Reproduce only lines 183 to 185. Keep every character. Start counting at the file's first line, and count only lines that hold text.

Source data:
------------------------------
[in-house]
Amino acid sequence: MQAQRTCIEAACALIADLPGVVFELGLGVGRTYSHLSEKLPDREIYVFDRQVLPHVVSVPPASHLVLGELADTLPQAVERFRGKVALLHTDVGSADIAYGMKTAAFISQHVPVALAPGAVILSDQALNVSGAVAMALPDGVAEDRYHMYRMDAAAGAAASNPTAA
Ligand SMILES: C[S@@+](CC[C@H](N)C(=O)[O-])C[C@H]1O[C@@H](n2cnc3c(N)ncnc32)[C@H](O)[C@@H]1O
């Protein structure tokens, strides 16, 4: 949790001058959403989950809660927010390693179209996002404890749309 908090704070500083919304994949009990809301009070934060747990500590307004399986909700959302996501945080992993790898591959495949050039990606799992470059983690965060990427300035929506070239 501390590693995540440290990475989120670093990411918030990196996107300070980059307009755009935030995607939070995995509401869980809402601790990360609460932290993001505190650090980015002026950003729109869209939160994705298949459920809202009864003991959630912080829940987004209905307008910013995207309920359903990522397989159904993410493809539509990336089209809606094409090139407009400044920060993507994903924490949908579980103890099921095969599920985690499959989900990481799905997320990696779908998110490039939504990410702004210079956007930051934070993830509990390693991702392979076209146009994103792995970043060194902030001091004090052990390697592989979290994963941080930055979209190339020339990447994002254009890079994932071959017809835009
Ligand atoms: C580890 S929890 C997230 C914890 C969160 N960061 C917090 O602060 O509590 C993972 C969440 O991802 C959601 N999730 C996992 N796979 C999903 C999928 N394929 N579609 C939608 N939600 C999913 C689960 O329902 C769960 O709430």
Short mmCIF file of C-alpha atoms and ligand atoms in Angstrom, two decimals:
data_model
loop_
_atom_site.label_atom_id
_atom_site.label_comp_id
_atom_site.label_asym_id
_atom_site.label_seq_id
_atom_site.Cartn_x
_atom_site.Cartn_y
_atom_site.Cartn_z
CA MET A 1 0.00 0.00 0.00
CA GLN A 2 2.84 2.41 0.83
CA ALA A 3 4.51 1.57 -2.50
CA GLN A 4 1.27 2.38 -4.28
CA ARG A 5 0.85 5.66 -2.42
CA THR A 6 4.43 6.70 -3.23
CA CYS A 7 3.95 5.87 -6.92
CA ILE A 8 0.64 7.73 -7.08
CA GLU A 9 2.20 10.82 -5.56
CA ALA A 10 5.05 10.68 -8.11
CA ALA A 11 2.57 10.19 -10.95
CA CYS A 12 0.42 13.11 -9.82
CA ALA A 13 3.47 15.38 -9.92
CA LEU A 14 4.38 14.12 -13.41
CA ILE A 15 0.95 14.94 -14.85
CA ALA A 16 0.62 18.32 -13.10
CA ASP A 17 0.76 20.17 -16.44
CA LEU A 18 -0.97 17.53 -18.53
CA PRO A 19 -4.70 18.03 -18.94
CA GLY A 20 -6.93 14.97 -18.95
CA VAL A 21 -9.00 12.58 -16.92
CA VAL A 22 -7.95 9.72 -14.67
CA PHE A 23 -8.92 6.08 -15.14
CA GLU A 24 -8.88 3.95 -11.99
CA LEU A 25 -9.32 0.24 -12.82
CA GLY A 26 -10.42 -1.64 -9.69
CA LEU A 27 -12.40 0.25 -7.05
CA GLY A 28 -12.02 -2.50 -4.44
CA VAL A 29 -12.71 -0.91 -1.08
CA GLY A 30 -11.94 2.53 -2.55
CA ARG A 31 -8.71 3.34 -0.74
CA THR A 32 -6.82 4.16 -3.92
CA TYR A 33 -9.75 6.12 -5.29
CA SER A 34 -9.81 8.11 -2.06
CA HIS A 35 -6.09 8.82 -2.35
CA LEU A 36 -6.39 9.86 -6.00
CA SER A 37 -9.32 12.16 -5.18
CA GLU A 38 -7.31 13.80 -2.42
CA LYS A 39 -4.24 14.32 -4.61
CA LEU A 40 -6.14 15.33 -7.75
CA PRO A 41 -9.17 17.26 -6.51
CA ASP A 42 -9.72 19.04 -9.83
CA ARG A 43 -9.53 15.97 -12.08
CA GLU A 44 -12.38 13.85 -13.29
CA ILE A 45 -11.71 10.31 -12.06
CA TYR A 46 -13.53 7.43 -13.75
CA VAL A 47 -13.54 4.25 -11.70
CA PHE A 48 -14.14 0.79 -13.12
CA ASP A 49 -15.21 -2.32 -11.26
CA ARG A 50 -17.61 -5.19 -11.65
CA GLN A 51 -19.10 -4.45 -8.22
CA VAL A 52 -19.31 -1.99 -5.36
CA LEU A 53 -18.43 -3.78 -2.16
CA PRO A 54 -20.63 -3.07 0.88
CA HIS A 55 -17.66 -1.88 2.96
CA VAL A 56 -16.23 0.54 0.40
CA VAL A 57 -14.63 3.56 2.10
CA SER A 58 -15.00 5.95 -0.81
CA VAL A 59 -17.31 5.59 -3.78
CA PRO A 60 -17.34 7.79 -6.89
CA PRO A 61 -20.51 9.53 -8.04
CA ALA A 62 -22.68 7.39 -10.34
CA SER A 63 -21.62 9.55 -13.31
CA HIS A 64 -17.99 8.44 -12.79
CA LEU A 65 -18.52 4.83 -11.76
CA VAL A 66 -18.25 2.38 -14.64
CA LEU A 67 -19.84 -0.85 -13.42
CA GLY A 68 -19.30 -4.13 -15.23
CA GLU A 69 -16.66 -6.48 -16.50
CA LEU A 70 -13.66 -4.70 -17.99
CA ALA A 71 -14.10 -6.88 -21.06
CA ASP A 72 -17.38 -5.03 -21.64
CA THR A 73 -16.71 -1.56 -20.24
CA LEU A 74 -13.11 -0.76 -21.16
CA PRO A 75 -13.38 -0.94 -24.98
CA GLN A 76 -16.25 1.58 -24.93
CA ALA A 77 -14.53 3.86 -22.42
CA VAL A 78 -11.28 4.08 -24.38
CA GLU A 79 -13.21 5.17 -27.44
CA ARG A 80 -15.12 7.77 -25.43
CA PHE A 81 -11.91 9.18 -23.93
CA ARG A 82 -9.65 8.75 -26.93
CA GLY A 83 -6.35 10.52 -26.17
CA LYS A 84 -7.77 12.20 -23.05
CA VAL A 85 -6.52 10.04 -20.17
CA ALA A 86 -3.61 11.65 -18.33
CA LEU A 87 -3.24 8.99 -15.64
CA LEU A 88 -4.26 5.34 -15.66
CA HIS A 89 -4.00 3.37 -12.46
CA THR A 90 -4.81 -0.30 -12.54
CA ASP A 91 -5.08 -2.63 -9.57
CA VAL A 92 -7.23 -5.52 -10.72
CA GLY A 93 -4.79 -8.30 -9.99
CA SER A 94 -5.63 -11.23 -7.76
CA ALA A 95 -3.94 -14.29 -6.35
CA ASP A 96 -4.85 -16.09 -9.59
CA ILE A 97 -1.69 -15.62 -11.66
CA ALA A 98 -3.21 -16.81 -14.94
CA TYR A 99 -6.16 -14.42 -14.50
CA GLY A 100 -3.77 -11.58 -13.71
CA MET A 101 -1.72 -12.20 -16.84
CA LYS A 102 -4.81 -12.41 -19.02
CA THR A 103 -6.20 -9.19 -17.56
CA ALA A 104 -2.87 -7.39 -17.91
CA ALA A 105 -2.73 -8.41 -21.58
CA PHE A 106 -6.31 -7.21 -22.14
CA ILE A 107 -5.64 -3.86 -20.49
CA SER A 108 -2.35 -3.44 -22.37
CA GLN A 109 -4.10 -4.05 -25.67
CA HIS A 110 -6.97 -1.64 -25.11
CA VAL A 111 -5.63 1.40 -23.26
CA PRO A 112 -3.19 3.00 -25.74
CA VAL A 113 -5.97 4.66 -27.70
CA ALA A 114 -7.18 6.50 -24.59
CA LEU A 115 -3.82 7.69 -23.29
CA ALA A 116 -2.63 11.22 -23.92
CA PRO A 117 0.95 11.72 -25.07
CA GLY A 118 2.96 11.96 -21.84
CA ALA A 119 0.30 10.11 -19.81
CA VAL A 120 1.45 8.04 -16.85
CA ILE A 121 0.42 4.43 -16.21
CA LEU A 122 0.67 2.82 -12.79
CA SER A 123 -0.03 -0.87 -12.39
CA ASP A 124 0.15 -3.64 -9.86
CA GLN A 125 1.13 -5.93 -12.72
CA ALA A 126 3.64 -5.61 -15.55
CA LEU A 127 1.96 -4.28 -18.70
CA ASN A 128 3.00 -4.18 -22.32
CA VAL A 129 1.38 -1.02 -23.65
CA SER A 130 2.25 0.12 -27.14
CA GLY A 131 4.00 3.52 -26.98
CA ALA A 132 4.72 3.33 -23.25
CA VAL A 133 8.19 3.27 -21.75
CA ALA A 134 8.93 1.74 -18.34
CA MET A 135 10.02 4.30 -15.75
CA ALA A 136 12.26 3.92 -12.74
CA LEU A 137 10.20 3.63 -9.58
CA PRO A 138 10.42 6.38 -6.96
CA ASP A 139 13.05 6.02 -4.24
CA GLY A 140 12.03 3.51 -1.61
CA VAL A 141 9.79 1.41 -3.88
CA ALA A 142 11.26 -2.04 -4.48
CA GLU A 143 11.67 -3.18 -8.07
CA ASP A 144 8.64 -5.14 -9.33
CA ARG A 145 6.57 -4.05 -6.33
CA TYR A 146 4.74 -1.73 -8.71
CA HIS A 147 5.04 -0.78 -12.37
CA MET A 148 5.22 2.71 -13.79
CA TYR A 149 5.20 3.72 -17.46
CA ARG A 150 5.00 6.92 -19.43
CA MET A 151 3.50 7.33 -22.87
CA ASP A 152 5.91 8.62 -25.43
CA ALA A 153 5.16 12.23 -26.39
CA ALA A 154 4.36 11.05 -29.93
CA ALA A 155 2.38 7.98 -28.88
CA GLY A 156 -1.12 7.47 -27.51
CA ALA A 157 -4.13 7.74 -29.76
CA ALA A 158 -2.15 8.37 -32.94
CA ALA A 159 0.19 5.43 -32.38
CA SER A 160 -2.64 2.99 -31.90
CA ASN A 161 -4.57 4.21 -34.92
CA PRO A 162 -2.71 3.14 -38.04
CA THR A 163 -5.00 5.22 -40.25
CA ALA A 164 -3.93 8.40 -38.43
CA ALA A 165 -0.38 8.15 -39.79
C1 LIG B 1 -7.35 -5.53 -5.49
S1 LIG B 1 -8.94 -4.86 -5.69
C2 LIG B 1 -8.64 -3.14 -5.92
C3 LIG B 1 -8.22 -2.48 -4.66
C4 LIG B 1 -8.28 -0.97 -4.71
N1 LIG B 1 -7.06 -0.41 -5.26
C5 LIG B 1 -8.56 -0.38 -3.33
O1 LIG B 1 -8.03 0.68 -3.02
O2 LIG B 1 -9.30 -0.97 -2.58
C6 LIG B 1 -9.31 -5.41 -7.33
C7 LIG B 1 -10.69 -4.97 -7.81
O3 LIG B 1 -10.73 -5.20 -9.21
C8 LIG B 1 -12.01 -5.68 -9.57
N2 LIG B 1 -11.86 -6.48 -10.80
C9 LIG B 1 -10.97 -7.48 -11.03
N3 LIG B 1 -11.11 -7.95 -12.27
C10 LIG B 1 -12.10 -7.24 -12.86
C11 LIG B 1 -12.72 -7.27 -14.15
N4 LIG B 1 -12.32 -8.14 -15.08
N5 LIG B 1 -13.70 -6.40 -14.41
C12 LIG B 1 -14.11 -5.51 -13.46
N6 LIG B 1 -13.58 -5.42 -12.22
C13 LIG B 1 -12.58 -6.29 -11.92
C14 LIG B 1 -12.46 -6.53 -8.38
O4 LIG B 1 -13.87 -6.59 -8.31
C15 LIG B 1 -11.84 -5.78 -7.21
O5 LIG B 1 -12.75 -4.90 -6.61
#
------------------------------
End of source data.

C2 LIG B 1 -8.64 -3.14 -5.92
C3 LIG B 1 -8.22 -2.48 -4.66
C4 LIG B 1 -8.28 -0.97 -4.71